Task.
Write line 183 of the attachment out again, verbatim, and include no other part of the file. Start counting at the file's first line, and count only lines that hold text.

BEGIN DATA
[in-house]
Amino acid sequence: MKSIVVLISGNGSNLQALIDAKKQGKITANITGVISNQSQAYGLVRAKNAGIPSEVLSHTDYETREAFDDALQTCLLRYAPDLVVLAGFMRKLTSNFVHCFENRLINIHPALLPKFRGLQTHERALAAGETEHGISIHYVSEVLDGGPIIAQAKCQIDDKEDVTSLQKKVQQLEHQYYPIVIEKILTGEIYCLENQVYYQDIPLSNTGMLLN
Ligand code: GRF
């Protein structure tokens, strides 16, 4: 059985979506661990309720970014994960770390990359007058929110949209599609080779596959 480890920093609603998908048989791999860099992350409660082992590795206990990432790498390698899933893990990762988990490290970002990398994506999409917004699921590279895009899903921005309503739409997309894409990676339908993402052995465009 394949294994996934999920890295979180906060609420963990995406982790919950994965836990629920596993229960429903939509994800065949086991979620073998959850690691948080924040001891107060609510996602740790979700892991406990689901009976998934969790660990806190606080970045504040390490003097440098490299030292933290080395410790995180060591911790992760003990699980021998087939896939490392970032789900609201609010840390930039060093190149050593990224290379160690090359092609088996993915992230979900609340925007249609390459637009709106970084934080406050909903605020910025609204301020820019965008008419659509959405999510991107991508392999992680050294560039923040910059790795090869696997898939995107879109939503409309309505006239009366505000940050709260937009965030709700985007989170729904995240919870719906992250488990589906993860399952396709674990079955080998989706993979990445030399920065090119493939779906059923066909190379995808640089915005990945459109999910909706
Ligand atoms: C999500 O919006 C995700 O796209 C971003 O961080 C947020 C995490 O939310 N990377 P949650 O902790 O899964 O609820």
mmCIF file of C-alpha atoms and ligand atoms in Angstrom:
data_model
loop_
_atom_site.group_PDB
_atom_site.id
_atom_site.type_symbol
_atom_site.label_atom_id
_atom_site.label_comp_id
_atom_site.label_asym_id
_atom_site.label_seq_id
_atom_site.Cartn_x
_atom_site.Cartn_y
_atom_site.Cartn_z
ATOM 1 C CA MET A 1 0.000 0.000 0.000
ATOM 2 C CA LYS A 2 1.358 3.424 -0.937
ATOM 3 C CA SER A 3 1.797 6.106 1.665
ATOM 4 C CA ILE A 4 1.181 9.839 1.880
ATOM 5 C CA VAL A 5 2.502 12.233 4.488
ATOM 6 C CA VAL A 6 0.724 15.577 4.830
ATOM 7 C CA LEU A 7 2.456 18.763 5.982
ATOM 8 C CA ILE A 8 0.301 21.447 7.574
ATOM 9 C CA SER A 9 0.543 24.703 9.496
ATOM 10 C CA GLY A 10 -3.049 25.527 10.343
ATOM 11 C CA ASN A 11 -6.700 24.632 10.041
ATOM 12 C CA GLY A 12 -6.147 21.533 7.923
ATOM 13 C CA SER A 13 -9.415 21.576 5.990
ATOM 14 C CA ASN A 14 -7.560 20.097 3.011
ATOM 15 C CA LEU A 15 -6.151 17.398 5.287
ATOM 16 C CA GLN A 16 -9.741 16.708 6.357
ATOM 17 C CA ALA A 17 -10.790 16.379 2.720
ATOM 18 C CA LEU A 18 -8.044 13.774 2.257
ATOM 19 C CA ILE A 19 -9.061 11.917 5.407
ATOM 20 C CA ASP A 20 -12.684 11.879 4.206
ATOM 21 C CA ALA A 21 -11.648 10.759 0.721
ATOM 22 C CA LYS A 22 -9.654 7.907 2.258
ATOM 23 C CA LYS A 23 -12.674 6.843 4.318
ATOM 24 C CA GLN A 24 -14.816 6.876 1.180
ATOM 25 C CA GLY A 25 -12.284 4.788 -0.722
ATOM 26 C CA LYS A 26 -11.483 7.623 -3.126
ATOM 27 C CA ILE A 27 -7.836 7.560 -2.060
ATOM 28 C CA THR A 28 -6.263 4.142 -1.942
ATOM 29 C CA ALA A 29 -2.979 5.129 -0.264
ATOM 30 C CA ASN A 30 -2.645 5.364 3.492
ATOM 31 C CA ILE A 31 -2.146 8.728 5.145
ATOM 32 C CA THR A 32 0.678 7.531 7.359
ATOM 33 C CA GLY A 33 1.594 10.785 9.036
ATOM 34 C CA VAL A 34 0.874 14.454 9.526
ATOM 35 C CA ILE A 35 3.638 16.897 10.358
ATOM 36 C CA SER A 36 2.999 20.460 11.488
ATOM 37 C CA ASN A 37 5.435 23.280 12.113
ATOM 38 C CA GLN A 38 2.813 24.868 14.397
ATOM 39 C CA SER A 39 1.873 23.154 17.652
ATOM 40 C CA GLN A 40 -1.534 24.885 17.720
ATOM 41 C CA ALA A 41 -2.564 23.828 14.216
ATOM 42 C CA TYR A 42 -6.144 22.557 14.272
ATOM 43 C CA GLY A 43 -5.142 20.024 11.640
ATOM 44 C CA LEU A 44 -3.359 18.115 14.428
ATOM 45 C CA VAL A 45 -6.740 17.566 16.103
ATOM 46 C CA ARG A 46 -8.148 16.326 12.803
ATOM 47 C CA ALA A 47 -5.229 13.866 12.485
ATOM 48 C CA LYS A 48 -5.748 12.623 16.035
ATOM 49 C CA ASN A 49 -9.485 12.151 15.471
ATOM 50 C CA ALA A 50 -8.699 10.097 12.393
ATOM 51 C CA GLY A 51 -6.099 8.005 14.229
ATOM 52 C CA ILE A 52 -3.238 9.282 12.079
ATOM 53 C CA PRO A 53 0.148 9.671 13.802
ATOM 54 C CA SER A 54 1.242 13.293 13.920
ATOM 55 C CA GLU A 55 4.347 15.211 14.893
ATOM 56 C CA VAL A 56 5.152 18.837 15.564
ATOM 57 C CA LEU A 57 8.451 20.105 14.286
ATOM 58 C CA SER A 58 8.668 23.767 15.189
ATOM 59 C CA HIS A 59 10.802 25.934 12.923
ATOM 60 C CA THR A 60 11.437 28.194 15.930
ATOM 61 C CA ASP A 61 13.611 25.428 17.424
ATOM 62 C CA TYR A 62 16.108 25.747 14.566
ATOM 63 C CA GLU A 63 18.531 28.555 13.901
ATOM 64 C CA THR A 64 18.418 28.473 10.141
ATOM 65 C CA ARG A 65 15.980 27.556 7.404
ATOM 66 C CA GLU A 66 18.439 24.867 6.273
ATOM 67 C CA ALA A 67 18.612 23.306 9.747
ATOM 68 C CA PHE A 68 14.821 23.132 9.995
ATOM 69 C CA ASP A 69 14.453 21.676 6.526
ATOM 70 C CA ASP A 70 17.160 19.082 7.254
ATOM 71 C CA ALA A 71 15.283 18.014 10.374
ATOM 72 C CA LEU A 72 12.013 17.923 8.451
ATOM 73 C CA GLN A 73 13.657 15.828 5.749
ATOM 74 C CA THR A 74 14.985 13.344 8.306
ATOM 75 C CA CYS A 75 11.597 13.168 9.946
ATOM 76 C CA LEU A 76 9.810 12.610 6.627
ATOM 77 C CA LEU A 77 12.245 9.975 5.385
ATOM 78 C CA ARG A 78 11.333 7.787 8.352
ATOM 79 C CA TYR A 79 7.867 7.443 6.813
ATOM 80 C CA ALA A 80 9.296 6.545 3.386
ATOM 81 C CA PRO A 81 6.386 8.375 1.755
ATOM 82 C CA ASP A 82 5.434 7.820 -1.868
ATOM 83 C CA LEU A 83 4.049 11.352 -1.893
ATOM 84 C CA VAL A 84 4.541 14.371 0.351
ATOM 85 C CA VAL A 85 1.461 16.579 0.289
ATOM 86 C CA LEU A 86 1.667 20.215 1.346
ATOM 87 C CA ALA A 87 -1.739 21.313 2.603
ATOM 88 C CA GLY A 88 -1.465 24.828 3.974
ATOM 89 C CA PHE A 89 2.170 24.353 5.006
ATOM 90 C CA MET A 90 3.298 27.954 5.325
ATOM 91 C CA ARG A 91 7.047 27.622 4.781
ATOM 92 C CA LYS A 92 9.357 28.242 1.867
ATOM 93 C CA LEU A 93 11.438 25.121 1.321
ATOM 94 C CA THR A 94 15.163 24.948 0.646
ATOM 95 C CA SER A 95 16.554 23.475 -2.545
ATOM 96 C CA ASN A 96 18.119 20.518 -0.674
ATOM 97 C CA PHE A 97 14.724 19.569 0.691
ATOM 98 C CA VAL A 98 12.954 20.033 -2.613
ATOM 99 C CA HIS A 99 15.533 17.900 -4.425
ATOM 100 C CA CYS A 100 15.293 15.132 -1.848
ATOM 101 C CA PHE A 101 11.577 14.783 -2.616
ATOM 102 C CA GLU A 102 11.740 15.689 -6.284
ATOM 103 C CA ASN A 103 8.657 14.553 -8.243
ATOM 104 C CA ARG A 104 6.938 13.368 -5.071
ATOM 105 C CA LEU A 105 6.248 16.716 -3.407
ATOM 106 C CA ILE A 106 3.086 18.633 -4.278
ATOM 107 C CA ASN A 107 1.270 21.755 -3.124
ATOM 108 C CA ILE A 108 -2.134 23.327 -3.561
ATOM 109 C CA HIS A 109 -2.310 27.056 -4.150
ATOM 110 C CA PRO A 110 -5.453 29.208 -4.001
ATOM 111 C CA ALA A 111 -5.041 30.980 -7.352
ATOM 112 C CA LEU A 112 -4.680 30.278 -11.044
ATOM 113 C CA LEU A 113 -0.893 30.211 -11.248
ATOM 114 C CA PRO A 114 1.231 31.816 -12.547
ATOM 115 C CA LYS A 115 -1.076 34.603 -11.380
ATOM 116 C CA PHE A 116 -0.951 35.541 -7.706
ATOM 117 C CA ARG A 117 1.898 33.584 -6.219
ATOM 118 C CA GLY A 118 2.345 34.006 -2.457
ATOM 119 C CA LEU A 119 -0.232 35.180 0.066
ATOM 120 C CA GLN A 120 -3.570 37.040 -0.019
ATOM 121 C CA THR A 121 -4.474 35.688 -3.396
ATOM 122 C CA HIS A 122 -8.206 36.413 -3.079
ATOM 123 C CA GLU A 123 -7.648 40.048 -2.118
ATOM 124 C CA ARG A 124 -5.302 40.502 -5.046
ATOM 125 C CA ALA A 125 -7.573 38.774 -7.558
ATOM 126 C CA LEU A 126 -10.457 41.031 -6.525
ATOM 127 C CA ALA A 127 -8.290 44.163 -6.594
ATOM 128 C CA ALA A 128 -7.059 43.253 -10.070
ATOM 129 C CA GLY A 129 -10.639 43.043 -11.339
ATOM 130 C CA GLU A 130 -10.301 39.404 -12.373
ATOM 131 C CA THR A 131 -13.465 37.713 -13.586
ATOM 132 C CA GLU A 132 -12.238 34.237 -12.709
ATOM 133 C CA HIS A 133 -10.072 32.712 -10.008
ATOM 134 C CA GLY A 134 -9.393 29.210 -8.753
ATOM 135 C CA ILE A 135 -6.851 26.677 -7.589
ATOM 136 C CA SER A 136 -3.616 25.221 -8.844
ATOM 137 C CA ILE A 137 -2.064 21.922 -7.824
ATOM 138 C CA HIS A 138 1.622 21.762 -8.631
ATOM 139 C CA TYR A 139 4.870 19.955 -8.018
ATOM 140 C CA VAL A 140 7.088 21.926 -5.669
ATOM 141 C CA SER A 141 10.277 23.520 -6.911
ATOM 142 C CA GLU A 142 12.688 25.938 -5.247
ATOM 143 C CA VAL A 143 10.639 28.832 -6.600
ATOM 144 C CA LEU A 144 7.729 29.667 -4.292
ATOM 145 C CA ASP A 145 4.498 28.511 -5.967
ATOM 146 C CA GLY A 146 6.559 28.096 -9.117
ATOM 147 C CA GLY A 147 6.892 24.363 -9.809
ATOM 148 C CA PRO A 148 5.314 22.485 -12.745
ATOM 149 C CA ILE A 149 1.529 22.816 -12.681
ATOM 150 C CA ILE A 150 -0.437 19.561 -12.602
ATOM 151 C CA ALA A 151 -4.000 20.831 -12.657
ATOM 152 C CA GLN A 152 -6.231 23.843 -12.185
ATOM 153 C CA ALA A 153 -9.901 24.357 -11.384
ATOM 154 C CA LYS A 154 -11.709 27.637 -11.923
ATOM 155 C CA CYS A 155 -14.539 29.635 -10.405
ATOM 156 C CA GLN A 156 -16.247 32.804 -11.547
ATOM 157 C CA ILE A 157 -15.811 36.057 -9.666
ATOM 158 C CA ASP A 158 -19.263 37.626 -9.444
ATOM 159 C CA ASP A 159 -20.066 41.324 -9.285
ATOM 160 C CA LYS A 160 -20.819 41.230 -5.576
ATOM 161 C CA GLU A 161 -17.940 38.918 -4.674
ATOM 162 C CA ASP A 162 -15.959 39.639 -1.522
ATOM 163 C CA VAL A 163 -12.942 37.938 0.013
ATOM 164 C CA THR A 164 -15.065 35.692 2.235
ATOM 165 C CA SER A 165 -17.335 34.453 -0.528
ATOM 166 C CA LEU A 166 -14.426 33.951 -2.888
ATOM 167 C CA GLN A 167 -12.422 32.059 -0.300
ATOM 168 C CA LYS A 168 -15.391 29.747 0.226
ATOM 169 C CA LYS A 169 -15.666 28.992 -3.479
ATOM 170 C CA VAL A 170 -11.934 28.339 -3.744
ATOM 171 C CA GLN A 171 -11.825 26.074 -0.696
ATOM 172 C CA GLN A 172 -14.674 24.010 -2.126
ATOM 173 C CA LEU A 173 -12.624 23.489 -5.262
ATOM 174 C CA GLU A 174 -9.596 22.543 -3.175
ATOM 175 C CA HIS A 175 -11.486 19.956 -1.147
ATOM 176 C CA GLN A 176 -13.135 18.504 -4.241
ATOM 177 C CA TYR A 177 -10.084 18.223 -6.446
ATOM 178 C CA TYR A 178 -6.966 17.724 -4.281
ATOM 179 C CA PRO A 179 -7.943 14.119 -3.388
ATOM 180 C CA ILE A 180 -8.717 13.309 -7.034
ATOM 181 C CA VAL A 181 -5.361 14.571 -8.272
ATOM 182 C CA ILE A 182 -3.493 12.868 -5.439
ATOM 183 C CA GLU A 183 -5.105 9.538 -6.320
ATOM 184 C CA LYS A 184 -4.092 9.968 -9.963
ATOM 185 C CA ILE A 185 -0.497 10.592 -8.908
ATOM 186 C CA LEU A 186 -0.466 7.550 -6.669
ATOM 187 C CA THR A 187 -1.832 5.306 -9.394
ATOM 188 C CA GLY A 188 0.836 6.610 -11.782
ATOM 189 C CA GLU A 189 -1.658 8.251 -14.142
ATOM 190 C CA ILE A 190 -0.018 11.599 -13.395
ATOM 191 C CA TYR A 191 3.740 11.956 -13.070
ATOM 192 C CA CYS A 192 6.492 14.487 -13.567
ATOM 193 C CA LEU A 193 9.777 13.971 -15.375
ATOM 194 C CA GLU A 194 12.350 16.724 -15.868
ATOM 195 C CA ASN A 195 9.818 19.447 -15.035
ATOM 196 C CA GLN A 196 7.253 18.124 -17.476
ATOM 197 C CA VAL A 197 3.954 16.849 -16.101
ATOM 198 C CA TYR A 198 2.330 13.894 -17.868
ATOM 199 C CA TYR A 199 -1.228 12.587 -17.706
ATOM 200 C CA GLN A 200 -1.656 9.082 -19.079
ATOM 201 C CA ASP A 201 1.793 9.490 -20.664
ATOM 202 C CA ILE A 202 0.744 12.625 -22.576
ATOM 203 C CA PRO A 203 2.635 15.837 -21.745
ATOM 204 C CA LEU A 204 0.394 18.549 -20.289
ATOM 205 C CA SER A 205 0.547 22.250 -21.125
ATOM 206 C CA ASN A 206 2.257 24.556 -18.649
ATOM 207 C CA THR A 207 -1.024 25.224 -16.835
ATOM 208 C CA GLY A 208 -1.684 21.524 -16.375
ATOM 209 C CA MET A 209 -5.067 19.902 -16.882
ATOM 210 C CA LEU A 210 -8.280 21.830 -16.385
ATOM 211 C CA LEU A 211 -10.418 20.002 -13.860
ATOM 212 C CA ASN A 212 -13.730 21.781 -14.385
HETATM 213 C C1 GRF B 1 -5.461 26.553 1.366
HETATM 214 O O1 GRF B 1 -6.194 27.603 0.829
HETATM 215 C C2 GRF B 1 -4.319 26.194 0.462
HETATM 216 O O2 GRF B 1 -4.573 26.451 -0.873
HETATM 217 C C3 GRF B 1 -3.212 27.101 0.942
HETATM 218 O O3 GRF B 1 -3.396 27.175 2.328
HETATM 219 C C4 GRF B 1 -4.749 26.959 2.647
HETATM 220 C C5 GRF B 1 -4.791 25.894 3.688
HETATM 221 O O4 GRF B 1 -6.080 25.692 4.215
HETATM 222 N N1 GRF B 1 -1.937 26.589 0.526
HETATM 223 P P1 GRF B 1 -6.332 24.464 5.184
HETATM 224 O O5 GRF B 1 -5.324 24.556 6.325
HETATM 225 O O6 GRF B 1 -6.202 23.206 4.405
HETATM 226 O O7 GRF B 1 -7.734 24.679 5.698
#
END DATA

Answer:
ATOM 165 C CA SER A 165 -17.335 34.453 -0.528